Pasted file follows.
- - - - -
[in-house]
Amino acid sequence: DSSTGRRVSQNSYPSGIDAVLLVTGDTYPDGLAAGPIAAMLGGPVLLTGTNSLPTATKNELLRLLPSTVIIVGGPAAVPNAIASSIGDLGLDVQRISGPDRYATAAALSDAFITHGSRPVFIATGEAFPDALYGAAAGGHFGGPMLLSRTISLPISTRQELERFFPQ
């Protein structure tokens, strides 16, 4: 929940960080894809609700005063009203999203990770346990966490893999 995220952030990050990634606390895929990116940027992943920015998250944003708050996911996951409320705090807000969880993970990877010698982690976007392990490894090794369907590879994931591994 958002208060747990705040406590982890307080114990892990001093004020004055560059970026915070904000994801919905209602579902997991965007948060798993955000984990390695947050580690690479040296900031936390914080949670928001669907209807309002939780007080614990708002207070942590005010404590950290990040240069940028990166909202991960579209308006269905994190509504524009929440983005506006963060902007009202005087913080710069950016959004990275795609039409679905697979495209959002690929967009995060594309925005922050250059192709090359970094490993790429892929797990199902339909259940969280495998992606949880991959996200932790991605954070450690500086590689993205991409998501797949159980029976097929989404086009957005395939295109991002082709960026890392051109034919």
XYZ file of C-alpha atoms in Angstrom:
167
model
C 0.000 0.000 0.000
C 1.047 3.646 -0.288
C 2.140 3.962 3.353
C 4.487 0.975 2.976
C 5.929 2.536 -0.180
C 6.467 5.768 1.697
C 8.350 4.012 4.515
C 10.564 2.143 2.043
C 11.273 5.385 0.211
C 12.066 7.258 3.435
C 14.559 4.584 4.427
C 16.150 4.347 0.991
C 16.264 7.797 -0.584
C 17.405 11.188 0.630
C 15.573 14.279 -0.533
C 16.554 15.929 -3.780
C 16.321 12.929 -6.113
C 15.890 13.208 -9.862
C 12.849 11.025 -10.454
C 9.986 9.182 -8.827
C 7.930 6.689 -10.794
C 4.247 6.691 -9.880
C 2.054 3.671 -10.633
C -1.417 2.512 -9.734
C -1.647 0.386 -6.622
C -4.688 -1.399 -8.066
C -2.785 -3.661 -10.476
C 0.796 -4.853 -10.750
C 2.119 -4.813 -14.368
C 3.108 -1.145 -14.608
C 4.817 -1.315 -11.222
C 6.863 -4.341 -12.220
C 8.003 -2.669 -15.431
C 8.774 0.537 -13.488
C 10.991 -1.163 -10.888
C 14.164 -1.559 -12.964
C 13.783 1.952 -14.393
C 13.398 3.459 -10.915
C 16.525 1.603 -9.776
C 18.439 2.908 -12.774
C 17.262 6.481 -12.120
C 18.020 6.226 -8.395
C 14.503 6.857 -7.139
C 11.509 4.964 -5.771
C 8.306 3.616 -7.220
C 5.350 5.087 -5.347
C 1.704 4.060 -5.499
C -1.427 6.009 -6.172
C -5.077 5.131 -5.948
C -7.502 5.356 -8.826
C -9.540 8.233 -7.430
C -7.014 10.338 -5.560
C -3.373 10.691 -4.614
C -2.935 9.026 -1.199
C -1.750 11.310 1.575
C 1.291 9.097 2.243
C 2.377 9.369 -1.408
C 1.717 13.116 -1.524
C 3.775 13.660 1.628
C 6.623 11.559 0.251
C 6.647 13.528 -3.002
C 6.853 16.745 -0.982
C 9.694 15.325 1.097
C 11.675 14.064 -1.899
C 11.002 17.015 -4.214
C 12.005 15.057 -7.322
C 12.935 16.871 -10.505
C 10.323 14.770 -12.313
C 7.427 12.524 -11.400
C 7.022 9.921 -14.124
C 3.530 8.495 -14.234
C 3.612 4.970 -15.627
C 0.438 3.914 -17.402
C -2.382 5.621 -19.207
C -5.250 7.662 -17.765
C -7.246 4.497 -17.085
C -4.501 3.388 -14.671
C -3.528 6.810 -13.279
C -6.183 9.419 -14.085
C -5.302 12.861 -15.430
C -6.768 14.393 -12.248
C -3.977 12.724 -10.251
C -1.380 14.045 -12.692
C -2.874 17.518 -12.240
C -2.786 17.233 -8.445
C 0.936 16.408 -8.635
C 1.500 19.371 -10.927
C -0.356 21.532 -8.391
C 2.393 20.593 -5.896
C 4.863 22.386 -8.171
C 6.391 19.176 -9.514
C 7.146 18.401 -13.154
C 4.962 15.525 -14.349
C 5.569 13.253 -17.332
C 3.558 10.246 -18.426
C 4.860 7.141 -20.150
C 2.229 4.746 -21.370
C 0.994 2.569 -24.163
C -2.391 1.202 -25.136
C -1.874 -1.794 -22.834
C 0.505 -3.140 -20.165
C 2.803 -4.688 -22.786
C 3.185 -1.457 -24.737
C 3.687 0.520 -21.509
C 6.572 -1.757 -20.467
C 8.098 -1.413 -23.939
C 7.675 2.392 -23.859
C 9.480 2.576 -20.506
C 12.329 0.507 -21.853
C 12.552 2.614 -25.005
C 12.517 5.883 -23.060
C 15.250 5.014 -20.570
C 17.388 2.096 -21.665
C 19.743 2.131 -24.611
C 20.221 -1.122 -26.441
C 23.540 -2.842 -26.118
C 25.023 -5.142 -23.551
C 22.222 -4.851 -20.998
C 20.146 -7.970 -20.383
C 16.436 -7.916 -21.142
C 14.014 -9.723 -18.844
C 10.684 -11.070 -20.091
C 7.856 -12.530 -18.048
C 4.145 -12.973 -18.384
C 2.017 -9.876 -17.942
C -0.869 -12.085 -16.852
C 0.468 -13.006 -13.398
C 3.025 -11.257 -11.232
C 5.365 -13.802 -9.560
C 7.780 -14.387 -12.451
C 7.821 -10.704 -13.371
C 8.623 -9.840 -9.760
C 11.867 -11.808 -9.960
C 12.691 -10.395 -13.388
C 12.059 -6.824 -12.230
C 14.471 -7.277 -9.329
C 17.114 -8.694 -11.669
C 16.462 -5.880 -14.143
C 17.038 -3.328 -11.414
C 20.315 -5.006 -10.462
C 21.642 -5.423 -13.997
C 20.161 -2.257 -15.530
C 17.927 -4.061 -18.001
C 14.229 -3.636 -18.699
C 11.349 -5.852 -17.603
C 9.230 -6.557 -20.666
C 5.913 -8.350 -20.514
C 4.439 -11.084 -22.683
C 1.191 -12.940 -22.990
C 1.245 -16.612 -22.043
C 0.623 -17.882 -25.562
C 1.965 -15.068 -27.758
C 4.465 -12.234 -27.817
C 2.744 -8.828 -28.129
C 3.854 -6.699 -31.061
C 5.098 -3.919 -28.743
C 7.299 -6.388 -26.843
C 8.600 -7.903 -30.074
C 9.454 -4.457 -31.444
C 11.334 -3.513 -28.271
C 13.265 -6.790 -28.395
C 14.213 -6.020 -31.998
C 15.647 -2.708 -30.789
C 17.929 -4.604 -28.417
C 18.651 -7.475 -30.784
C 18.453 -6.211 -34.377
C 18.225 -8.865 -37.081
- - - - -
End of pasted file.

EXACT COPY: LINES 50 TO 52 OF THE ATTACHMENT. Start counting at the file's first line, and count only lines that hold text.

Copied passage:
C 11.509 4.964 -5.771
C 8.306 3.616 -7.220
C 5.350 5.087 -5.347